Today's Birthdays
There are no members with birthdays on this day.
Current Topics
Winning
by perotista - 10/15/21 11:42 PM
A Question of Culture
by Mellowicious - 10/15/21 08:58 PM
What % of humanity is batsh!t crazy?
by Greger - 10/15/21 07:52 PM
RoundTable For Fall 2021
by pondering_it_all - 10/15/21 04:11 AM
A Musical Quiz
by Ken Condon - 10/14/21 12:42 PM
Southwest, American among Texas businesses defying governor
by pondering_it_all - 10/13/21 11:59 PM
opening schools
by Greger - 10/12/21 12:33 PM
Lyrics
by pondering_it_all - 10/10/21 09:04 PM
Miss Navaho Nation
by logtroll - 10/10/21 02:53 PM
Arizona Audit/Recount 2020 election
by pdx rick - 10/09/21 04:00 AM
Section 230
by jgw - 10/08/21 08:09 PM
Mobile sign-in issues
by Jeffery J. Haas - 10/08/21 07:14 PM
Constitutional Convention
by jgw - 10/06/21 05:41 PM
Whose kid is it, anyway?
by Mellowicious - 10/06/21 03:45 AM
Critters, animal/vegetable, and their place
by pondering_it_all - 10/06/21 01:00 AM
Did I hear that right?
by Mellowicious - 10/05/21 11:47 PM
The Lawlessness is the Point
by Ken Condon - 10/05/21 06:22 PM
Popular Topics(Views)
9,569,904 my own book page
4,716,311 We shall overcome
3,755,331 Campaign 2016
3,438,622 Trump's Trumpet
2,707,337 3 word story game
Previous Thread
Next Thread
Print Thread
Rate Thread
Page 9 of 13 1 2 7 8 9 10 11 12 13
Joined: Nov 2006
Posts: 18,318
Likes: 36
Carpal Tunnel
Offline
Carpal Tunnel
Joined: Nov 2006
Posts: 18,318
Likes: 36
Quote
Not that the Dems are 100% pure or infallible, mind you.

They aren't worth a flying f*ck at a rolling doughnut.

But, any port in a storm, ya know?


Good coffee, good weed, and time on my hands...
Joined: Nov 2006
Posts: 18,318
Likes: 36
Carpal Tunnel
Offline
Carpal Tunnel
Joined: Nov 2006
Posts: 18,318
Likes: 36
To topic...
I wonder what the runup to the Benghazi investigation was? Did Democrats naively vote to let that kangaroo court take place?

Did it make a difference that the attackers just happened to be supporters of the dying regime?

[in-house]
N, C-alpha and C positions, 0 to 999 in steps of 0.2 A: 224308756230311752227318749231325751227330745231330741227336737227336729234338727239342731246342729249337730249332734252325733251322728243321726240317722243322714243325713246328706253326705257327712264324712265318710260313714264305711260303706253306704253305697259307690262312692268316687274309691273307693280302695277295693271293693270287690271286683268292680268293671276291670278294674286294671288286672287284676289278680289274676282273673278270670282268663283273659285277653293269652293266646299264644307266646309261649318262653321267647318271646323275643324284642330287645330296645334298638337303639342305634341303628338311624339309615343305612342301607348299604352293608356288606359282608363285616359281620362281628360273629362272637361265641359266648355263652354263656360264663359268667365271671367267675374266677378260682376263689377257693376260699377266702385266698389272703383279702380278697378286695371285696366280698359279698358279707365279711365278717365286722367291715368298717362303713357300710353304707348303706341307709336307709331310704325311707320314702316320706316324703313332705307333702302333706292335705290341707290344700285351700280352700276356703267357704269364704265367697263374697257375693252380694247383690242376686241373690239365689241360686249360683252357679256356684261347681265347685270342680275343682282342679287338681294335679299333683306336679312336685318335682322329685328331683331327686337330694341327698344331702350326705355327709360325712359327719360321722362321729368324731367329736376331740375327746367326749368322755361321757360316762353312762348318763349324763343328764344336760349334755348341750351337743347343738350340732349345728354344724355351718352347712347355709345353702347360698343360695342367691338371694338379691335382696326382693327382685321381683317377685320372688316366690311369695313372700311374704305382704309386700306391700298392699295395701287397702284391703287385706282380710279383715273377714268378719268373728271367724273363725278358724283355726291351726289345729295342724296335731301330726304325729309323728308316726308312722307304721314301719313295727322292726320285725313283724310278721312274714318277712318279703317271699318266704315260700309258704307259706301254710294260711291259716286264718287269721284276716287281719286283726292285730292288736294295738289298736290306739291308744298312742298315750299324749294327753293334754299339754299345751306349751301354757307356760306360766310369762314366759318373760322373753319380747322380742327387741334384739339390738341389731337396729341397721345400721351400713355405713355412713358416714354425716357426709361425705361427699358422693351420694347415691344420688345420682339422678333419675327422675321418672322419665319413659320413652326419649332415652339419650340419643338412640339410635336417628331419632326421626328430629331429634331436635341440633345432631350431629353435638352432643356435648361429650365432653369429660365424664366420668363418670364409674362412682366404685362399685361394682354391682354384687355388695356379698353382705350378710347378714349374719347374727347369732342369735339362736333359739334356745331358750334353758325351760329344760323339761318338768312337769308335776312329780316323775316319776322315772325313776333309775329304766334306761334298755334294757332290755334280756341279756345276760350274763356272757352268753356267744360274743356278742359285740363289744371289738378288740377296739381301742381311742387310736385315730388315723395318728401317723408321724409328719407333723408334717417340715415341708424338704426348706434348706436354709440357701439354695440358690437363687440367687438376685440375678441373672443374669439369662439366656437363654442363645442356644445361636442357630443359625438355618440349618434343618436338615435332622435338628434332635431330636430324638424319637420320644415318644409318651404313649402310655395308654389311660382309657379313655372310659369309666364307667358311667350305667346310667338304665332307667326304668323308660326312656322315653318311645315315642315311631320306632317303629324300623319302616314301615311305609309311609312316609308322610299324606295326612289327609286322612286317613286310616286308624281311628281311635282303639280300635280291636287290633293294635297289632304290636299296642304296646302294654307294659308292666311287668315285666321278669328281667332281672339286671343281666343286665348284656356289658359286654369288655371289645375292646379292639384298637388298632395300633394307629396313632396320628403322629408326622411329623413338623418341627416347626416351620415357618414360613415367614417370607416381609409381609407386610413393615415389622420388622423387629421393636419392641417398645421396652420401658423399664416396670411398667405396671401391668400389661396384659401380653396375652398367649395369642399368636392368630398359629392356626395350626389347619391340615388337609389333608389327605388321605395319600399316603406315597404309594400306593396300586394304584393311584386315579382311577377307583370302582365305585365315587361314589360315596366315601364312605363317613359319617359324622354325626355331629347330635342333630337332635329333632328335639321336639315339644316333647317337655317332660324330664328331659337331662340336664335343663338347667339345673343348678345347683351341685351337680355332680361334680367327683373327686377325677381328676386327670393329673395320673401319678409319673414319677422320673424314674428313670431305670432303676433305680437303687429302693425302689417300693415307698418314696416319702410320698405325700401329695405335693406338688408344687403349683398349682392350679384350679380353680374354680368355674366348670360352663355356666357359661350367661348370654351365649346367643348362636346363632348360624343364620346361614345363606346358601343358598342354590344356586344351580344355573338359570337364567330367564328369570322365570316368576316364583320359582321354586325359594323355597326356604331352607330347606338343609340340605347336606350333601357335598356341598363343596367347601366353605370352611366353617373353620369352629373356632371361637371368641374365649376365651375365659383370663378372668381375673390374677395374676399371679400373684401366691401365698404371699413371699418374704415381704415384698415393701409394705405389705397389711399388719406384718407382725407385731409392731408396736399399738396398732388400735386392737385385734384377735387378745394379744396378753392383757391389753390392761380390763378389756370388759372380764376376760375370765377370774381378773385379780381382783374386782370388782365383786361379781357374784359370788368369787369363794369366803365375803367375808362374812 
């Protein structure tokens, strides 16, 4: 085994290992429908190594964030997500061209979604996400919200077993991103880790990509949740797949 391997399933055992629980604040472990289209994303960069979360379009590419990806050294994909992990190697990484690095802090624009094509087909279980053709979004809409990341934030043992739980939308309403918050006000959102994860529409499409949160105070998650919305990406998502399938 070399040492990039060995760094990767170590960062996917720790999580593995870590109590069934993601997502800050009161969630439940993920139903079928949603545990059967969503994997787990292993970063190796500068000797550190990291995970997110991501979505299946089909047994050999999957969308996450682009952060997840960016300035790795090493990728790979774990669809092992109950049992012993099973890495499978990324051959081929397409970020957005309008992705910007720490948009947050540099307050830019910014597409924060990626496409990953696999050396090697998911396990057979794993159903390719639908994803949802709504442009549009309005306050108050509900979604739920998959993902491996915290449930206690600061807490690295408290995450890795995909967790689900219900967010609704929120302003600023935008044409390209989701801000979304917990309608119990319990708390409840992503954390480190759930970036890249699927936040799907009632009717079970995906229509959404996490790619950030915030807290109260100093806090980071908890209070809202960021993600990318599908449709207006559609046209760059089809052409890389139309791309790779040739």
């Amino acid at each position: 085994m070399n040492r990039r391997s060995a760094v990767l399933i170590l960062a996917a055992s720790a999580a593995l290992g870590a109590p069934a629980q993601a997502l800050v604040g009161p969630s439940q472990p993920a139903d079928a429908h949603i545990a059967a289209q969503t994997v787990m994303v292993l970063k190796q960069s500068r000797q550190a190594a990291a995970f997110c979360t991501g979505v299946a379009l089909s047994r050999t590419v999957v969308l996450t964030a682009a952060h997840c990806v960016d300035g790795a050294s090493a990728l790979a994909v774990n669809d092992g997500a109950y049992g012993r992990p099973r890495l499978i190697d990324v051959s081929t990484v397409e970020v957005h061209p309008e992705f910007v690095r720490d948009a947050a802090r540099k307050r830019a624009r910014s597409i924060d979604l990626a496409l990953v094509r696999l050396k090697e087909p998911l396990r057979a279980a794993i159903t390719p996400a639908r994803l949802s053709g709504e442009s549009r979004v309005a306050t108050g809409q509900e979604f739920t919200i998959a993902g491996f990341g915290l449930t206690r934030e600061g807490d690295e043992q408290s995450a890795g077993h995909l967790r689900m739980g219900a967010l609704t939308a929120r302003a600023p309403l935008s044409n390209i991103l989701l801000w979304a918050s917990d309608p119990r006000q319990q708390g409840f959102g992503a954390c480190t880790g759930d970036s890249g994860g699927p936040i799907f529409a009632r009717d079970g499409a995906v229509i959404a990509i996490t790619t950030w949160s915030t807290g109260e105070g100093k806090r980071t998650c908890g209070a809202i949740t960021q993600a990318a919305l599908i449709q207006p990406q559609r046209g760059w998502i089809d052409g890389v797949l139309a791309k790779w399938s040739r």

What if a lawmaker had been killed? Instead of just a cop? Would it have been worth investigating then?

Can we have a House investigation? Or are Democrats happy to just move on and sweep the whole ugly thing under the rug in the name of bi-partisanship?

So many questions...yet no investigation.


Good coffee, good weed, and time on my hands...
Joined: May 2006
Posts: 4,313
Likes: 8
J
jgw Offline OP
old hand
OP Offline
old hand
J
Joined: May 2006
Posts: 4,313
Likes: 8
I remain confused. Why, for instance, is it such a big deal to get rid of the filibuster? If you are the majority then you can just get rid of it and carry on. It seems that easy! its true regardless of party - if they are a majority then they can do what they damn well please and that's exactly the way it is! The only thing it seems to be good for is shutting up the opposing party. Both parties have done this. The party not in power gets to whine how unfair it is and the other forges ahead. The only difference between the two parties is that the Republicans use it and the Dems, in their infinite wisdom, thinks is an incredibly evil thing and only done under extreme situations. I don't even know what 'extreme' means! The Republicans, for instance, started a couple of years ago simply not passing ANY legislation! This isn't really surprising given they no longer have any beliefs or planks. its not that they have some and they are ignoring them, they simply don't have any!

On the other hand the Dems seem to have all kinds of legislation to pass but don't want to upset anybody so their legislation dies on a regular basis. This makes approximately the same amount of sense as the Republican no legislation thing. It also means that we now have two political parties who, for reasons unknown, can't pass any legislation!

Since the Dems currently have a one member majority in congress they are in charge, according to the constitution (which the Republicans seem to be determined to ignore). So, the Dems are a party with many messages, many of which tend to offend those in the center and even the majority of the Dems sometimes. They also have many pieces of legislation. Even that gets interesting. The Dems have one piece, which is to fix voting in America. Its ONLY. It is 800 pages long! I doubt if ANYBODY has actually read the entire thing. I tried and gave up on the second page! If I were a member of the senate, in either party, I would vote against it just for that reason alone! Here is what th NYT thinks about it: https://www.nytimes.com/2021/03/30/us/politics/voting-rights-law.html